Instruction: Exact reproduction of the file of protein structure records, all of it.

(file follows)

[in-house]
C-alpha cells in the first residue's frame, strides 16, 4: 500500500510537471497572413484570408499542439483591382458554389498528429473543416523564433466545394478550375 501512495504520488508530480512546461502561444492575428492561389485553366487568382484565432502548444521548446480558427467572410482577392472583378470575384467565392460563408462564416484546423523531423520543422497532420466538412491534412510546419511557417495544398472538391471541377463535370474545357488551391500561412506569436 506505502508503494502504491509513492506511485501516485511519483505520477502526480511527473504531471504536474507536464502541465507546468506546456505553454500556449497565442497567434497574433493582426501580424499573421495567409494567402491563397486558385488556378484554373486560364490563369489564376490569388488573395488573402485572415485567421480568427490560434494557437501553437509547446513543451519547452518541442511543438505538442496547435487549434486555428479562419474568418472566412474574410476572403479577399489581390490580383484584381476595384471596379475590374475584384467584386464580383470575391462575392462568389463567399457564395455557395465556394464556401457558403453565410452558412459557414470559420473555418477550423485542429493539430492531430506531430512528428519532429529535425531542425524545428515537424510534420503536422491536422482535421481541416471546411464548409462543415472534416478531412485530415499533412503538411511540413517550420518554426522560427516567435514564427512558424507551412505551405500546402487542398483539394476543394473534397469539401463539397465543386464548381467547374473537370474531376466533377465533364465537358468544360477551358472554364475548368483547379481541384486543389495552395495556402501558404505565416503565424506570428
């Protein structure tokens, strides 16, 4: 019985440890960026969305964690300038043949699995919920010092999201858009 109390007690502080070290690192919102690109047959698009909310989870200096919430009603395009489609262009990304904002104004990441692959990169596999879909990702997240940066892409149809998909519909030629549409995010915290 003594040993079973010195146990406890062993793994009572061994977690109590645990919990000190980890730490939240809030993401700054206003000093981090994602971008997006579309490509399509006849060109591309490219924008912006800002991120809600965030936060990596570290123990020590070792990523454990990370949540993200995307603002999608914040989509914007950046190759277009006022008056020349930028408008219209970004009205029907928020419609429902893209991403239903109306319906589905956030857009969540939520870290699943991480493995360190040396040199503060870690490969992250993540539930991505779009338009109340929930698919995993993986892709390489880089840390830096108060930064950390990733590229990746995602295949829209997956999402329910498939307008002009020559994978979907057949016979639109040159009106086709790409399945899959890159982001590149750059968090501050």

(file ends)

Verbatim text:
[in-house]
C-alpha cells in the first residue's frame, strides 16, 4: 500500500510537471497572413484570408499542439483591382458554389498528429473543416523564433466545394478550375 501512495504520488508530480512546461502561444492575428492561389485553366487568382484565432502548444521548446480558427467572410482577392472583378470575384467565392460563408462564416484546423523531423520543422497532420466538412491534412510546419511557417495544398472538391471541377463535370474545357488551391500561412506569436 506505502508503494502504491509513492506511485501516485511519483505520477502526480511527473504531471504536474507536464502541465507546468506546456505553454500556449497565442497567434497574433493582426501580424499573421495567409494567402491563397486558385488556378484554373486560364490563369489564376490569388488573395488573402485572415485567421480568427490560434494557437501553437509547446513543451519547452518541442511543438505538442496547435487549434486555428479562419474568418472566412474574410476572403479577399489581390490580383484584381476595384471596379475590374475584384467584386464580383470575391462575392462568389463567399457564395455557395465556394464556401457558403453565410452558412459557414470559420473555418477550423485542429493539430492531430506531430512528428519532429529535425531542425524545428515537424510534420503536422491536422482535421481541416471546411464548409462543415472534416478531412485530415499533412503538411511540413517550420518554426522560427516567435514564427512558424507551412505551405500546402487542398483539394476543394473534397469539401463539397465543386464548381467547374473537370474531376466533377465533364465537358468544360477551358472554364475548368483547379481541384486543389495552395495556402501558404505565416503565424506570428
């Protein structure tokens, strides 16, 4: 019985440890960026969305964690300038043949699995919920010092999201858009 109390007690502080070290690192919102690109047959698009909310989870200096919430009603395009489609262009990304904002104004990441692959990169596999879909990702997240940066892409149809998909519909030629549409995010915290 003594040993079973010195146990406890062993793994009572061994977690109590645990919990000190980890730490939240809030993401700054206003000093981090994602971008997006579309490509399509006849060109591309490219924008912006800002991120809600965030936060990596570290123990020590070792990523454990990370949540993200995307603002999608914040989509914007950046190759277009006022008056020349930028408008219209970004009205029907928020419609429902893209991403239903109306319906589905956030857009969540939520870290699943991480493995360190040396040199503060870690490969992250993540539930991505779009338009109340929930698919995993993986892709390489880089840390830096108060930064950390990733590229990746995602295949829209997956999402329910498939307008002009020559994978979907057949016979639109040159009106086709790409399945899959890159982001590149750059968090501050």